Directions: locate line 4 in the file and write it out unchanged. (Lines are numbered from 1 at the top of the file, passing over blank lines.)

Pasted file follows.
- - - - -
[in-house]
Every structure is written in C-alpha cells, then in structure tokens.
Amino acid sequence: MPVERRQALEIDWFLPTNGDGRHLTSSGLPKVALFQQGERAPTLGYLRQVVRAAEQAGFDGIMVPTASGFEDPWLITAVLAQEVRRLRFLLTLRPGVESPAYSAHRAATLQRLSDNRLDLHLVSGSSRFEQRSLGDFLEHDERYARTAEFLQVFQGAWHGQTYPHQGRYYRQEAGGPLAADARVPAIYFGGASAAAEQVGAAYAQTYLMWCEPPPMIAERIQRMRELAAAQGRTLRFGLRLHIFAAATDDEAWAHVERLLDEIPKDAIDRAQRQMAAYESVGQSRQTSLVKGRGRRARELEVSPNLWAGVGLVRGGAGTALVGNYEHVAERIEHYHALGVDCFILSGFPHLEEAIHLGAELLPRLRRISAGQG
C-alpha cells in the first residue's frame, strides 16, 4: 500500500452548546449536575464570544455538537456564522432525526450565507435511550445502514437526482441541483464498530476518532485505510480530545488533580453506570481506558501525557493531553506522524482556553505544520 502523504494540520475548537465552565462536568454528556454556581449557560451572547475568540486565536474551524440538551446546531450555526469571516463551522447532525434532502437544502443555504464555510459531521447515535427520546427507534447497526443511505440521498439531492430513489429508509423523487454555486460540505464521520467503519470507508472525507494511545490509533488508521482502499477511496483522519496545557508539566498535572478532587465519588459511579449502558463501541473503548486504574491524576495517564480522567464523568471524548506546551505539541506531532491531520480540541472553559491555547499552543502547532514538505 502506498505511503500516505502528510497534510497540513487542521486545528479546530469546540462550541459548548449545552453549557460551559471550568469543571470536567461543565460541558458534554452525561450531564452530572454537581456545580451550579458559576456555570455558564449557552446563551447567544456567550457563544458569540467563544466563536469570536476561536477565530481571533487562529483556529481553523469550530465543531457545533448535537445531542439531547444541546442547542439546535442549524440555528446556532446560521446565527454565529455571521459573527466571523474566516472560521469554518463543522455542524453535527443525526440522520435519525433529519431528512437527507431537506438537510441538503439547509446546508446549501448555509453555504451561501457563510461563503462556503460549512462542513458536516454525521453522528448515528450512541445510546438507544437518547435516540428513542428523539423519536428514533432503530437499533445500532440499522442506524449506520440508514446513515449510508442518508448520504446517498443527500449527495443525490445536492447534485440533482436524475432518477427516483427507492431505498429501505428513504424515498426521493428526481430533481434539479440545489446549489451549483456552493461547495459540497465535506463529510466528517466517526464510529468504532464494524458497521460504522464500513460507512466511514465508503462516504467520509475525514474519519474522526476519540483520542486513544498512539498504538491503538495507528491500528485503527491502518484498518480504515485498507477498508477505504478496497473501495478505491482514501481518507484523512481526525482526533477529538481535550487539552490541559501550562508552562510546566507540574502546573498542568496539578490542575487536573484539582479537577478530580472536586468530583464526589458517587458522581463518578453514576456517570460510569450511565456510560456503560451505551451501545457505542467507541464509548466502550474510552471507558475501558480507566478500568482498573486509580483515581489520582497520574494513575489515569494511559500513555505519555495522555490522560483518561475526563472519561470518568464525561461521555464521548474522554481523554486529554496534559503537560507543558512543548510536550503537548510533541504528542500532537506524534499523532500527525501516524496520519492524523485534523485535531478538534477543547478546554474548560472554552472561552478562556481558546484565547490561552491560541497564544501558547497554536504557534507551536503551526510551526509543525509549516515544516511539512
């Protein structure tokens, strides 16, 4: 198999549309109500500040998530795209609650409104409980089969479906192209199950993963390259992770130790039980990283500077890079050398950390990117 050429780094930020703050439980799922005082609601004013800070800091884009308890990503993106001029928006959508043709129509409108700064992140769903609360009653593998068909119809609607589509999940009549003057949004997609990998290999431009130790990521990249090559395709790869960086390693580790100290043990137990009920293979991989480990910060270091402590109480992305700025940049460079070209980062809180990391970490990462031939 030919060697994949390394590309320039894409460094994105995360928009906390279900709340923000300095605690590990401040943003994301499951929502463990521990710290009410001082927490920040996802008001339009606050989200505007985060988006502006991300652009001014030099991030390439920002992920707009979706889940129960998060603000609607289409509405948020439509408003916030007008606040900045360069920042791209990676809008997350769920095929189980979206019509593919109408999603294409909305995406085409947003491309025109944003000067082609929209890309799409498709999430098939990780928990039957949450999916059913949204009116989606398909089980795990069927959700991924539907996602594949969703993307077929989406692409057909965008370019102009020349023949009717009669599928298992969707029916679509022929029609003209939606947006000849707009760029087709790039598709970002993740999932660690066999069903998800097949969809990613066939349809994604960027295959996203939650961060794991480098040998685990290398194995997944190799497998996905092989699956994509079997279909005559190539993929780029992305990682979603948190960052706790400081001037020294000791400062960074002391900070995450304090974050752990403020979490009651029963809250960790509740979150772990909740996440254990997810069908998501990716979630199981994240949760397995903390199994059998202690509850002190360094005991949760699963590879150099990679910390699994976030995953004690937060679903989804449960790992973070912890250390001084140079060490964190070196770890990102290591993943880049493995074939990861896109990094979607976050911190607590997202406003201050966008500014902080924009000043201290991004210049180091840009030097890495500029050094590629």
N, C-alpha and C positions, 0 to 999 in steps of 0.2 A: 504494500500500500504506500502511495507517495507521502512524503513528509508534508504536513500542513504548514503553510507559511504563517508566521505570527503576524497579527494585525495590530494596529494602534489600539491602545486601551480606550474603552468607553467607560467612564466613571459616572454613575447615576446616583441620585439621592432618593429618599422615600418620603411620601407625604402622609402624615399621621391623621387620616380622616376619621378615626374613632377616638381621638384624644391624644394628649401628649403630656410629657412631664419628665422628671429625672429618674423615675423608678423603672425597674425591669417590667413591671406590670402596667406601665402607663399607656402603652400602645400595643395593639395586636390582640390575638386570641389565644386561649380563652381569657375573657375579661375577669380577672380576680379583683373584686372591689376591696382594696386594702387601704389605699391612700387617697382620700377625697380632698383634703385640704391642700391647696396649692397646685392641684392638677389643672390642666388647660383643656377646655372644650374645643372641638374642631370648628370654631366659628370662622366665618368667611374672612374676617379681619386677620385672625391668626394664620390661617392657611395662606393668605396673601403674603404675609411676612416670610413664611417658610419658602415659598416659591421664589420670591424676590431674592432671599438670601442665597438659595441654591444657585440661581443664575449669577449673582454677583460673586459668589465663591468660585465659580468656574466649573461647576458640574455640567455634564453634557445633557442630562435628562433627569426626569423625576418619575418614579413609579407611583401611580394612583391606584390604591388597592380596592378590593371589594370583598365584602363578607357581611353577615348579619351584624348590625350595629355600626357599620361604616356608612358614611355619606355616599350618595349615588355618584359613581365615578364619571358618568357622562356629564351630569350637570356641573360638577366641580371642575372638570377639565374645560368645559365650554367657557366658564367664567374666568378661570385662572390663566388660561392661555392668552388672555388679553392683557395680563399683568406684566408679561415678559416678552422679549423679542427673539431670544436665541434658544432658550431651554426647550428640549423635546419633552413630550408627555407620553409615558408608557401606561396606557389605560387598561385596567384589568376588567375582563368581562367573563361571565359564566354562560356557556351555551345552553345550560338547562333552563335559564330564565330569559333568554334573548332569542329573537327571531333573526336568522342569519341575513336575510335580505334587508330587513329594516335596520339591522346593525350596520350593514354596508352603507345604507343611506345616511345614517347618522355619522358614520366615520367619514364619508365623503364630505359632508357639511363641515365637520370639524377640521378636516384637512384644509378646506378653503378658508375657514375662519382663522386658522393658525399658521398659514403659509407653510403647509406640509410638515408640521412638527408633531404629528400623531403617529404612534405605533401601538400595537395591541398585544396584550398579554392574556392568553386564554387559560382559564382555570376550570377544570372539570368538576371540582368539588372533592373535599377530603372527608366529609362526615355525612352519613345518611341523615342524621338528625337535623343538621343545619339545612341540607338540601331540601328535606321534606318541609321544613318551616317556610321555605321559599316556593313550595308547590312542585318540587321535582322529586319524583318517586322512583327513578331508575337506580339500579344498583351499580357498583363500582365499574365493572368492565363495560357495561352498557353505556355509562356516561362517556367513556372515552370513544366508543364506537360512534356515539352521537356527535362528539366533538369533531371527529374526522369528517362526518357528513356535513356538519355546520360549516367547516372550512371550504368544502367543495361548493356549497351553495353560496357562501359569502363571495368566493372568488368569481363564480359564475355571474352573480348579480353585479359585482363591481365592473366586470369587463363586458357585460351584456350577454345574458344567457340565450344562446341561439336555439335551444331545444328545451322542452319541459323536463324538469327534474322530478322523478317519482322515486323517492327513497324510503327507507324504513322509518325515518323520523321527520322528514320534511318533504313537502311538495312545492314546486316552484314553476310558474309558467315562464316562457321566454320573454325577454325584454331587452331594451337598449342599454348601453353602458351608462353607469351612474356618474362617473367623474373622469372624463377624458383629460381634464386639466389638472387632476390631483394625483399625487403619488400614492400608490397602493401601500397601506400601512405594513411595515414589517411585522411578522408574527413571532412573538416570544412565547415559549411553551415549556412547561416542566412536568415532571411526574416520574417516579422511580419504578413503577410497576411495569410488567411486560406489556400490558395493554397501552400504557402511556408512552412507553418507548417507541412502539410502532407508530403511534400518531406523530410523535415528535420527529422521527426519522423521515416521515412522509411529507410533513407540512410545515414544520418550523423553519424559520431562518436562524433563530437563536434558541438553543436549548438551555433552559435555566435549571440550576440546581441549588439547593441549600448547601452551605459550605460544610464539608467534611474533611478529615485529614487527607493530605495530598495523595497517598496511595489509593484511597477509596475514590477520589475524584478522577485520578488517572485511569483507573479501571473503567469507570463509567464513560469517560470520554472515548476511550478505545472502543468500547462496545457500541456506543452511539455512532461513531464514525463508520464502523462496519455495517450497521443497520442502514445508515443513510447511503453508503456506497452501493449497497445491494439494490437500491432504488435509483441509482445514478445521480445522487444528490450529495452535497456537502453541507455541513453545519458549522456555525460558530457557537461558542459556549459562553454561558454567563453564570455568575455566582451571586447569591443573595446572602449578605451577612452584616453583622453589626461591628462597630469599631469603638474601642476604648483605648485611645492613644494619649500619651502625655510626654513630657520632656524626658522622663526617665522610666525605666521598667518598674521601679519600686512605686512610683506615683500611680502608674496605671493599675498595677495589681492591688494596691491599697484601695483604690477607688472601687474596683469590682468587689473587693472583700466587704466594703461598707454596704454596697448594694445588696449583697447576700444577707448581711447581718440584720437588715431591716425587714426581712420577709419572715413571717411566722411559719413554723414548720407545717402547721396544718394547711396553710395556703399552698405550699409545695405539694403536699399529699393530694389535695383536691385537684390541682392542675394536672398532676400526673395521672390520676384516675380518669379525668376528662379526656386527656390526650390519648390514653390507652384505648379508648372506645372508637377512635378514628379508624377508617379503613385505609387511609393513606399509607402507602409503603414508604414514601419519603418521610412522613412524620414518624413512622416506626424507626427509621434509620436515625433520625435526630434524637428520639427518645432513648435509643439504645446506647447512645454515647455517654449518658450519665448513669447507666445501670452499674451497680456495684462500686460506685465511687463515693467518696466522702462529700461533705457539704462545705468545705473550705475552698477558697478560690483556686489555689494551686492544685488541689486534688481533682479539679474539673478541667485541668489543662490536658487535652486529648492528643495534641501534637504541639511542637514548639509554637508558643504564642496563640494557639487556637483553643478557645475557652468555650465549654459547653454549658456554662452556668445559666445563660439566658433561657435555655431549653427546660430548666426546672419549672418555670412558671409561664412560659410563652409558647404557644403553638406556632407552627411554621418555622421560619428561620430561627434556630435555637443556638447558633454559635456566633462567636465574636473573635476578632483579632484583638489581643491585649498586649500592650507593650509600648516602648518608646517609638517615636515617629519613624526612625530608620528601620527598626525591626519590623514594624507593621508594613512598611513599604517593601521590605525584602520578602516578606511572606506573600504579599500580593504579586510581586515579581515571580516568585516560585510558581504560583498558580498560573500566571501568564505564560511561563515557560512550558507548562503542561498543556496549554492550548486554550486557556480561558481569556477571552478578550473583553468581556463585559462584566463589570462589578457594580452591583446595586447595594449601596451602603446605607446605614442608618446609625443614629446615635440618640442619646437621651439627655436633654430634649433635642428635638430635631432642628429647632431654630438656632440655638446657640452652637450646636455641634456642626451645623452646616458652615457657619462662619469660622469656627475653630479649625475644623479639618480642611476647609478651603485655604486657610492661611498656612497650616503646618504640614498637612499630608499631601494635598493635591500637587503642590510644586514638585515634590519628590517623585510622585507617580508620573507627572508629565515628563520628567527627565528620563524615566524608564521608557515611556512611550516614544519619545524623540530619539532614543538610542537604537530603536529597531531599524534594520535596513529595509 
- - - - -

C-alpha cells in the first residue's frame, strides 16, 4: 500500500452548546449536575464570544455538537456564522432525526450565507435511550445502514437526482441541483464498530476518532485505510480530545488533580453506570481506558501525557493531553506522524482556553505544520 502523504494540520475548537465552565462536568454528556454556581449557560451572547475568540486565536474551524440538551446546531450555526469571516463551522447532525434532502437544502443555504464555510459531521447515535427520546427507534447497526443511505440521498439531492430513489429508509423523487454555486460540505464521520467503519470507508472525507494511545490509533488508521482502499477511496483522519496545557508539566498535572478532587465519588459511579449502558463501541473503548486504574491524576495517564480522567464523568471524548506546551505539541506531532491531520480540541472553559491555547499552543502547532514538505 502506498505511503500516505502528510497534510497540513487542521486545528479546530469546540462550541459548548449545552453549557460551559471550568469543571470536567461543565460541558458534554452525561450531564452530572454537581456545580451550579458559576456555570455558564449557552446563551447567544456567550457563544458569540467563544466563536469570536476561536477565530481571533487562529483556529481553523469550530465543531457545533448535537445531542439531547444541546442547542439546535442549524440555528446556532446560521446565527454565529455571521459573527466571523474566516472560521469554518463543522455542524453535527443525526440522520435519525433529519431528512437527507431537506438537510441538503439547509446546508446549501448555509453555504451561501457563510461563503462556503460549512462542513458536516454525521453522528448515528450512541445510546438507544437518547435516540428513542428523539423519536428514533432503530437499533445500532440499522442506524449506520440508514446513515449510508442518508448520504446517498443527500449527495443525490445536492447534485440533482436524475432518477427516483427507492431505498429501505428513504424515498426521493428526481430533481434539479440545489446549489451549483456552493461547495459540497465535506463529510466528517466517526464510529468504532464494524458497521460504522464500513460507512466511514465508503462516504467520509475525514474519519474522526476519540483520542486513544498512539498504538491503538495507528491500528485503527491502518484498518480504515485498507477498508477505504478496497473501495478505491482514501481518507484523512481526525482526533477529538481535550487539552490541559501550562508552562510546566507540574502546573498542568496539578490542575487536573484539582479537577478530580472536586468530583464526589458517587458522581463518578453514576456517570460510569450511565456510560456503560451505551451501545457505542467507541464509548466502550474510552471507558475501558480507566478500568482498573486509580483515581489520582497520574494513575489515569494511559500513555505519555495522555490522560483518561475526563472519561470518568464525561461521555464521548474522554481523554486529554496534559503537560507543558512543548510536550503537548510533541504528542500532537506524534499523532500527525501516524496520519492524523485534523485535531478538534477543547478546554474548560472554552472561552478562556481558546484565547490561552491560541497564544501558547497554536504557534507551536503551526510551526509543525509549516515544516511539512